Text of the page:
Life & Letters

Correspondence

About this Item

Title: Walt Whitman to Richard Maurice Bucke, 29 June 1888

Date: June 29, 1888

Source: The transcription presented here is derived from Walt Whitman, The Correspondence, ed. Edwin Haviland Miller (New York: New York University Press, 1961–1977), 4:179. For a description of the editorial rationale behind our treatment of the correspondence, see our statement of editorial policy.

Location: The Charles E. Feinberg Collection of the Papers of Walt Whitman, 1839–1919, Library of Congress, Washington, D.C.

Whitman Archive ID: loc.07518

Contributors to digital file: Ryan Furlong, Alex Ashland, Stefan Schöberlein, and Stephanie Blalock




Camden1
afternoon
June 29 '88

Rainy clouded cool now all day (yesterday afternoon & all last night—dont seem any improvement in strength or vim—dont yet get out at all of my room, or down stairs—but have been up & dress'd yet all day— now ½ pass'd 4—no visitors yet—have eat pretty fair dinner (a bit of roast meat)—preluded by a wine glass of medicinal wine glass of coca wine—

I have finished & formally signed & witnessed the will & testimentary matters complete—including the dispensating of copyrights & literary matters by a sort of trustee-board, yourself, Harned2 & Horace Traubel3—& assigned all [of] my worldly possessions to Ed,4 & to my sisters5—the "Nov. Boughs"6 has got to 66th page—Have you rec'd the copy from London Eng. copy of "Democratic Vistas"?7 (a pretty vol)—Osler8 was here last evn'g—goes off for a very few days (somewhere to sea shore)—I have sufficient frequent bowel movements—had a very slim day all yesterday —a little easier to-day—but slow, slow—my head gone—no grip—shall be glad enough with "Nov. Boughs" done printed with no discredit—wish it was all done—Love—


Walt Whitman


Correspondent:
Richard Maurice Bucke (1837–1902) was a Canadian physician and psychiatrist who grew close to Whitman after reading Leaves of Grass in 1867 (and later memorizing it) and meeting the poet in Camden a decade later. Even before meeting Whitman, Bucke claimed in 1872 that a reading of Leaves of Grass led him to experience "cosmic consciousness" and an overwhelming sense of epiphany. Bucke became the poet's first biographer with Walt Whitman (Philadelphia: David McKay, 1883), and he later served as one of his medical advisors and literary executors. For more on the relationship of Bucke and Whitman, see Howard Nelson, "Bucke, Richard Maurice," Walt Whitman: An Encyclopedia, ed. J.R. LeMaster and Donald D. Kummings (New York: Garland Publishing, 1998).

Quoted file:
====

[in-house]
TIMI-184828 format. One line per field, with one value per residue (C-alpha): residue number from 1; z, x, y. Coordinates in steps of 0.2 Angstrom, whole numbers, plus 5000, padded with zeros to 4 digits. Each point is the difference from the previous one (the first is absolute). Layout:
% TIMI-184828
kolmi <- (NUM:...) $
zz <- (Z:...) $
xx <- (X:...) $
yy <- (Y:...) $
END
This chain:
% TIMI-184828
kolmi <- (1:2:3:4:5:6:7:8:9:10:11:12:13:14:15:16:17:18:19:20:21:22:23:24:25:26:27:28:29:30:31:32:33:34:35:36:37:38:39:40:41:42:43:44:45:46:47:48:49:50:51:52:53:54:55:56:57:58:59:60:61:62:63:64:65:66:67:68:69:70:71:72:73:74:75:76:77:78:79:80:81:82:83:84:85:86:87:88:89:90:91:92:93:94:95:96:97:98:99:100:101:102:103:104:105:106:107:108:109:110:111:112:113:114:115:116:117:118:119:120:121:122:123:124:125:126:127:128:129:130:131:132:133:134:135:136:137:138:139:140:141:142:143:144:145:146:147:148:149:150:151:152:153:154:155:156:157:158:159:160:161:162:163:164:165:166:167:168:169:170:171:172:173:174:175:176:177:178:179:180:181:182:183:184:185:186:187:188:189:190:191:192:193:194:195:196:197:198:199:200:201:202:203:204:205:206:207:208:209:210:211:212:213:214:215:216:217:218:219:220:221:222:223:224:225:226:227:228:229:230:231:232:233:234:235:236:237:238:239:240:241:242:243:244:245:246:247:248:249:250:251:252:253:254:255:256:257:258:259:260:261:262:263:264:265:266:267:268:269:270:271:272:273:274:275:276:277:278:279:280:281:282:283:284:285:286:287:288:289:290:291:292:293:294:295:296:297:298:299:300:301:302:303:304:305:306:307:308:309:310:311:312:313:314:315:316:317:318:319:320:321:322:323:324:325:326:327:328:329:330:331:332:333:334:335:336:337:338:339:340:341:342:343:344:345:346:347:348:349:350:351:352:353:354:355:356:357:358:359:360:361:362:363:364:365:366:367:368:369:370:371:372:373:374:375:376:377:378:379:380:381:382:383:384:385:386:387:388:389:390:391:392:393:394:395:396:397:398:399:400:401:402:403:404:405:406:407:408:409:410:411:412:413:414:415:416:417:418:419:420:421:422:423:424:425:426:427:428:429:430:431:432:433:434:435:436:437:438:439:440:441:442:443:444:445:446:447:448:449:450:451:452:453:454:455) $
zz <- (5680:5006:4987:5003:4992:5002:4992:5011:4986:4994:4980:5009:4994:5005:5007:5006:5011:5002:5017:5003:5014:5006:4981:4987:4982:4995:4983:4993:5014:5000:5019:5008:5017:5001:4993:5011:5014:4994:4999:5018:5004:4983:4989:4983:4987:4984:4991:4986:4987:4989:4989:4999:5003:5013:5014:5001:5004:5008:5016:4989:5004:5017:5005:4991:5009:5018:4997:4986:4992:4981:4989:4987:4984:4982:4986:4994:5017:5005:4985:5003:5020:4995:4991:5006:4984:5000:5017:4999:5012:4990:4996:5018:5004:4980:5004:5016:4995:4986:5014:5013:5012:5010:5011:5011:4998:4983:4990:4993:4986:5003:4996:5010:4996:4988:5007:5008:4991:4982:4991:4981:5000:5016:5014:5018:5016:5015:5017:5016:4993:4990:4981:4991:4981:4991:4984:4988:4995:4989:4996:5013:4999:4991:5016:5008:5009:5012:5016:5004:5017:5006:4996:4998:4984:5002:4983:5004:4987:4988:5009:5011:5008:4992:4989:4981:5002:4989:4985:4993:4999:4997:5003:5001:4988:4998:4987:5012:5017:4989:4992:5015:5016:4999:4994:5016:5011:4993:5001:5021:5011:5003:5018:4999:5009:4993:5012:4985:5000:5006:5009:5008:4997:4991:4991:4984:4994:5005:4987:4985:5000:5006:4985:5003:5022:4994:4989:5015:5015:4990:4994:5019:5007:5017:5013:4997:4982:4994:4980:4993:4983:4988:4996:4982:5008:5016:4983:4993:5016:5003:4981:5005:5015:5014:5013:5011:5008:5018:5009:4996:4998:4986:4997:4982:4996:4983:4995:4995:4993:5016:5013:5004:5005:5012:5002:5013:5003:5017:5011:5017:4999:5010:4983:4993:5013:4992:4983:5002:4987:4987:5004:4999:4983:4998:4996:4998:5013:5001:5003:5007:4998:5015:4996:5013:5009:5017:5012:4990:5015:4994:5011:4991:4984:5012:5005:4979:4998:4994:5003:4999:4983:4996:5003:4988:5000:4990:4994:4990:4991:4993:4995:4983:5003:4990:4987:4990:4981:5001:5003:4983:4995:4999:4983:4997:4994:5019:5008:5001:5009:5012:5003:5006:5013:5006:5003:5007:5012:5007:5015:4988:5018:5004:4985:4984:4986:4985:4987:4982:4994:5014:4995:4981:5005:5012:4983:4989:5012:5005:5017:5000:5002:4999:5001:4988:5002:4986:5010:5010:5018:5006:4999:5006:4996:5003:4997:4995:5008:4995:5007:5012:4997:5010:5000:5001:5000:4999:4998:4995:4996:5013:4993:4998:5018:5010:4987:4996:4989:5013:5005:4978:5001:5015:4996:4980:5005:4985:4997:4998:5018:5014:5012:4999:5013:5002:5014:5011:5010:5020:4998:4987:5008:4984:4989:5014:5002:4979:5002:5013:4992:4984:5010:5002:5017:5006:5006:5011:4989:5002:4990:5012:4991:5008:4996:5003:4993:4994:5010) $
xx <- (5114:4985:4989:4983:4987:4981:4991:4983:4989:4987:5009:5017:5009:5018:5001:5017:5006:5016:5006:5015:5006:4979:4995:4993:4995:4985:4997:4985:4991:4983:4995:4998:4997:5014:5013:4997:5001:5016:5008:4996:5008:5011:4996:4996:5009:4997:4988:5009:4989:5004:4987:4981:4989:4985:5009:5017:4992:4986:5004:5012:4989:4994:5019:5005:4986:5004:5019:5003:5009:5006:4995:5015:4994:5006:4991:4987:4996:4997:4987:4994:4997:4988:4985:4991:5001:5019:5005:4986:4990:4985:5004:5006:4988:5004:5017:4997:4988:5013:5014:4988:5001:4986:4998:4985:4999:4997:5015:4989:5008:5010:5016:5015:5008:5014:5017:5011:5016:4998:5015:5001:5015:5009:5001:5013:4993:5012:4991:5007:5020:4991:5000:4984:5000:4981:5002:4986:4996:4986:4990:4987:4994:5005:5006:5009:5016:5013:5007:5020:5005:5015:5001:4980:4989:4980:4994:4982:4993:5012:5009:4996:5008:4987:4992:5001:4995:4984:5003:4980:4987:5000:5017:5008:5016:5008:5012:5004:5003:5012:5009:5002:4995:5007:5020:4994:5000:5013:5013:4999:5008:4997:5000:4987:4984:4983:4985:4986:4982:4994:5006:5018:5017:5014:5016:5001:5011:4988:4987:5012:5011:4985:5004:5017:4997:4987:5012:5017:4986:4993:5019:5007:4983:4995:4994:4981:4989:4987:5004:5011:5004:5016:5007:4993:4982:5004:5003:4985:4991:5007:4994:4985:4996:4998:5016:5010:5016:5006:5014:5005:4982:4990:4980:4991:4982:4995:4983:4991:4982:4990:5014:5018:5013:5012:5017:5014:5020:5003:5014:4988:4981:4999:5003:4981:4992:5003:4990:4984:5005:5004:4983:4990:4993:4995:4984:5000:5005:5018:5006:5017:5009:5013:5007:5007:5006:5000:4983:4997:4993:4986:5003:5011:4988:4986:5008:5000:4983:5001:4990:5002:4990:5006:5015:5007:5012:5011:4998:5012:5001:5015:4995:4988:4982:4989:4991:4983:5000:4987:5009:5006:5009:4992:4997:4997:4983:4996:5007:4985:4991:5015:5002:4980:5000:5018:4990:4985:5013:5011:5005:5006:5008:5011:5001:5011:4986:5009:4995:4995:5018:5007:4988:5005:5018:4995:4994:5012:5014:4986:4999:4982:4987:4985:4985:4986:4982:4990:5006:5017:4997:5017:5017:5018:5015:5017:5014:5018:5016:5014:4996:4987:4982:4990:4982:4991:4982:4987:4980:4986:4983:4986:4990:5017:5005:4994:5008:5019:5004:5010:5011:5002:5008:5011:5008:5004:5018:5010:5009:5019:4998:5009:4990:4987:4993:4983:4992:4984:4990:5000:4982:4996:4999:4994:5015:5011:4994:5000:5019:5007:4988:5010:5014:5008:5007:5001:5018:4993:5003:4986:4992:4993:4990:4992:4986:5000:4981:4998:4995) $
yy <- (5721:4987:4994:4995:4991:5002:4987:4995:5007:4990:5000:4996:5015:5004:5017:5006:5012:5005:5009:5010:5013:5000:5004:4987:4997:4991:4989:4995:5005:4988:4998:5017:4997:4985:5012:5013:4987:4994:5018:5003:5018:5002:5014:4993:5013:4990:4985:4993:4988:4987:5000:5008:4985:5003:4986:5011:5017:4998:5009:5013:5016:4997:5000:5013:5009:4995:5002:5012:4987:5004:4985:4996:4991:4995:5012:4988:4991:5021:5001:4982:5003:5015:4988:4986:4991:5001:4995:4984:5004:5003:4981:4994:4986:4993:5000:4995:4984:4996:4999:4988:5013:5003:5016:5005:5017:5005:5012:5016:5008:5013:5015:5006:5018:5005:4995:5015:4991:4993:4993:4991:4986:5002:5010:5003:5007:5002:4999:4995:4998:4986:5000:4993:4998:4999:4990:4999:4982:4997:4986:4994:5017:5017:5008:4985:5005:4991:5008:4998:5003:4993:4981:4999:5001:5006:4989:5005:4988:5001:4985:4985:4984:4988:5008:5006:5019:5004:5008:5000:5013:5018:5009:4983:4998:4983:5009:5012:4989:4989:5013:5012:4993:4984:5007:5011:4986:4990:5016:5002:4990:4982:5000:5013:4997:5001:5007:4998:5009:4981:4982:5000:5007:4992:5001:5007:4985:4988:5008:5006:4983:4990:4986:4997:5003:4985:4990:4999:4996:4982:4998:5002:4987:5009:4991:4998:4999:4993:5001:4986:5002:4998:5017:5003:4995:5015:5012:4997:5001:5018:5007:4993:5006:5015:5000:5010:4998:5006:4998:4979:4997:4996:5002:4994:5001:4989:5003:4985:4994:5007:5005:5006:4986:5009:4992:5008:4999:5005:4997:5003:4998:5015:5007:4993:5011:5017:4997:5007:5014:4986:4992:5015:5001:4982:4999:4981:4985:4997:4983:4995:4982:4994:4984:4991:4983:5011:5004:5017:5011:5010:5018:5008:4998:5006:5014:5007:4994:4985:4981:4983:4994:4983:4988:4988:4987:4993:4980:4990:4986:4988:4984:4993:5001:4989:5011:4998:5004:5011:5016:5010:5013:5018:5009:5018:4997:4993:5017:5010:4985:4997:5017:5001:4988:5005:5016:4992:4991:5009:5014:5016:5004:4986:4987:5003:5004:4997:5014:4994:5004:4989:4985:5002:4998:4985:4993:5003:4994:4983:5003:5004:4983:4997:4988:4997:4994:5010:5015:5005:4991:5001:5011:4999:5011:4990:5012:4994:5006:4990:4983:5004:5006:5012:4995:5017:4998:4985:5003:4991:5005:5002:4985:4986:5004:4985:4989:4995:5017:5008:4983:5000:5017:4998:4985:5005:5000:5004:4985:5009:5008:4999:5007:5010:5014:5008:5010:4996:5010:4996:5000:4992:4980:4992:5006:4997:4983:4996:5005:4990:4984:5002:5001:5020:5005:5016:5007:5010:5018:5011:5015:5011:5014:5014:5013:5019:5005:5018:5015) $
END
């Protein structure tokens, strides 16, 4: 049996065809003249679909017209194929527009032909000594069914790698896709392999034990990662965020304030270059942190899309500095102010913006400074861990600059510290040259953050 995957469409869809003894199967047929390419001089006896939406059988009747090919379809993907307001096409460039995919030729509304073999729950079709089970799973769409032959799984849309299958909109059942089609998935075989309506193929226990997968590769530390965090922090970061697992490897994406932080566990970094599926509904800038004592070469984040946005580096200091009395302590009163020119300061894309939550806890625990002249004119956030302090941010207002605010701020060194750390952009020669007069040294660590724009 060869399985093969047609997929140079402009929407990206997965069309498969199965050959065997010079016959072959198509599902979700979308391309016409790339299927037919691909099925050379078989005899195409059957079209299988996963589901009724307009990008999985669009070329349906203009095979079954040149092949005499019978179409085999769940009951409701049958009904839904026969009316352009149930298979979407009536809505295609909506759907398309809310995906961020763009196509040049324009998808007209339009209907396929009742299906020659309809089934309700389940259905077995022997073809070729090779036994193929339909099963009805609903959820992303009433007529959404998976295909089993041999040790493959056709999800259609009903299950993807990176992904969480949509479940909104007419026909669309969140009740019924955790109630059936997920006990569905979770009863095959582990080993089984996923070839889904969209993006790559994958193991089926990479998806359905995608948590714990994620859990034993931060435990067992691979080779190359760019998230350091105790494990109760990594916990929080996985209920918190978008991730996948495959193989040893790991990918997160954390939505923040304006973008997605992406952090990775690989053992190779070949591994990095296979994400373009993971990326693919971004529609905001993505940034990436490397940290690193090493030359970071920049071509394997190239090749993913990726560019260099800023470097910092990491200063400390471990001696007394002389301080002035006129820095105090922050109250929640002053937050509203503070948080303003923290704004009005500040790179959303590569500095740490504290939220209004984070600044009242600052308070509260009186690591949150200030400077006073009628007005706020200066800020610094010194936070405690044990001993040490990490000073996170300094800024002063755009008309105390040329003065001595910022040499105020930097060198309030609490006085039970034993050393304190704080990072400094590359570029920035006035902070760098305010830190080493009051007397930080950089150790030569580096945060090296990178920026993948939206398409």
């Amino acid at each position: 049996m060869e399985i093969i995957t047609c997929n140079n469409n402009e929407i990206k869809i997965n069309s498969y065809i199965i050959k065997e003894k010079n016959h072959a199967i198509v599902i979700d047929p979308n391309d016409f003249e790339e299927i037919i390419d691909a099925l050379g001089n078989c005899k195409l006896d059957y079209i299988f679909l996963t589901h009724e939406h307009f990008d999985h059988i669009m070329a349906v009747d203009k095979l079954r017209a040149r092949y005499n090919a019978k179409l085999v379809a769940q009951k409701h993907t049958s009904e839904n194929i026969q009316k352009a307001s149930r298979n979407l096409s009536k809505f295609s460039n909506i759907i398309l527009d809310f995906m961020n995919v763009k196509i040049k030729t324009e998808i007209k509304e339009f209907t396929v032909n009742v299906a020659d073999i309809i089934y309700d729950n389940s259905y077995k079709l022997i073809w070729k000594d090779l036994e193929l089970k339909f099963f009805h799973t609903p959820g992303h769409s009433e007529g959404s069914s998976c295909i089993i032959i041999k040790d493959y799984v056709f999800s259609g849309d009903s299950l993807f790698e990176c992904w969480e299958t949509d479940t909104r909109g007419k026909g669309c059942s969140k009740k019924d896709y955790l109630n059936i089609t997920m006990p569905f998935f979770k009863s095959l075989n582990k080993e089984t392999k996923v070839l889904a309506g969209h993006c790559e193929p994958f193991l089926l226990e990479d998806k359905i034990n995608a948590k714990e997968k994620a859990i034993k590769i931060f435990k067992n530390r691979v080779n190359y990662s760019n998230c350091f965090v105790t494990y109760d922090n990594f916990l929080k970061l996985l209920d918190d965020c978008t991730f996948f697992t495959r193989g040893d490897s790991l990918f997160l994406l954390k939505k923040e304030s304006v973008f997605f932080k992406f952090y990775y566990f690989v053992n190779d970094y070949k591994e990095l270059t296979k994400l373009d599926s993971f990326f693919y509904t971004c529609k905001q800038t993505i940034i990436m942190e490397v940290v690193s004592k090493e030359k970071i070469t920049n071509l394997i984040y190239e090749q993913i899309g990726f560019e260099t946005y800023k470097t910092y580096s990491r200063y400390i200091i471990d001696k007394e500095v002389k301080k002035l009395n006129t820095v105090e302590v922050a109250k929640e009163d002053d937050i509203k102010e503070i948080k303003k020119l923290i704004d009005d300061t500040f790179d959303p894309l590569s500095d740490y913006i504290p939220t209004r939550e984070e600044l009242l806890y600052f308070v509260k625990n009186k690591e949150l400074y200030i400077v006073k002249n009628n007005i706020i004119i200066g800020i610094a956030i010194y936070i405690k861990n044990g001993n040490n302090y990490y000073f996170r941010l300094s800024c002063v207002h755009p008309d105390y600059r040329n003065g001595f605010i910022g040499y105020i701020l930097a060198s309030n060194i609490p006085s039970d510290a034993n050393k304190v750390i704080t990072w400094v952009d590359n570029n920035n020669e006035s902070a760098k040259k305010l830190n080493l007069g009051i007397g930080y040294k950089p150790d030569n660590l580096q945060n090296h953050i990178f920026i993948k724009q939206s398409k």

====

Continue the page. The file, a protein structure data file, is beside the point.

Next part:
Notes:

1. This letter is addressed: Dr R M Bucke | Asylum | London | Ontario | Canada. It is postmarked: Camden, N.J. | Jun 29 | 8 PM | 88. [back]

2. Thomas Biggs Harned (1851–1921) was one of Whitman's literary executors. Harned was a lawyer in Philadelphia and, having married Augusta Anna Traubel, was Horace Traubel's brother-in-law. For more on him, see Dena Mattausch, "Harned, Thomas Biggs (1851–1921)," Walt Whitman: An Encyclopedia, ed. J.R. LeMaster and Donald D. Kummings (New York: Garland Publishing, 1998). [back]

3. Horace L. Traubel (1858–1919) was an American essayist, poet, and magazine publisher. He is best remembered as the literary executor, biographer, and self-fashioned "spirit child" of Walt Whitman. During the mid-1880s and until Whitman's death in 1892, Traubel visited the poet virtually every day and took thorough notes of their conversations, which he later transcribed and published in three large volumes entitled With Walt Whitman in Camden (1906, 1908, & 1914). After his death, Traubel left behind enough manuscripts for six more volumes of the series, the final two of which were published in 1996. For more on Traubel, see Ed Folsom, "Traubel, Horace L. [1858–1919]," Walt Whitman: An Encyclopedia, ed. J.R. LeMaster and Donald D. Kummings (New York: Garland Publishing, 1998). [back]

4. Edward Whitman (1835–1892), Walt's youngest brother, was mentally and physically handicapped. [back]

5. For a reprinted copy of the will, see Horace Traubel, With Walt Whitman in Camden, Tuesday, June 12, 1888[back]

6. Whitman's November Boughs was published in October 1888 by Philadelphia publisher David McKay. For more information on the book, see James E. Barcus Jr., "November Boughs [1888]," Walt Whitman: An Encyclopedia, ed. J.R. LeMaster and Donald D. Kummings (New York: Garland Publishing, 1998). [back]

7. The English edition of Whitman's Democratic Vistas, and Other Papers was published by the London firm of Walter Scott publisher in 1888. [back]

8. Sir William Osler (1849–1919) was a Canadian physician and one of the four founding staff members of Johns Hopkins Hospital, where he served as the first Chief of Medicine. Richard Maurice Bucke introduced Osler to Whitman in 1885 in order to care for the aging poet. Osler wrote a manuscript about his personal and professional relationship with Whitman in 1919; see Walt Whitman and Sir William Osler: A Poet and his Physician [Toronto: ECW Press, 1995]). For more on Osler, see Philip W. Leon, "Osler, Dr. William (1849–1919)," Walt Whitman: An Encyclopedia, ed. J.R. LeMaster and Donald D. Kummings (New York: Garland Publishing, 1998). For more on the relationship of Osler and Whitman, see Michael Bliss, William Osler: A Life in Medicine (Toronto: University of Toronto Press, 1999). [back]


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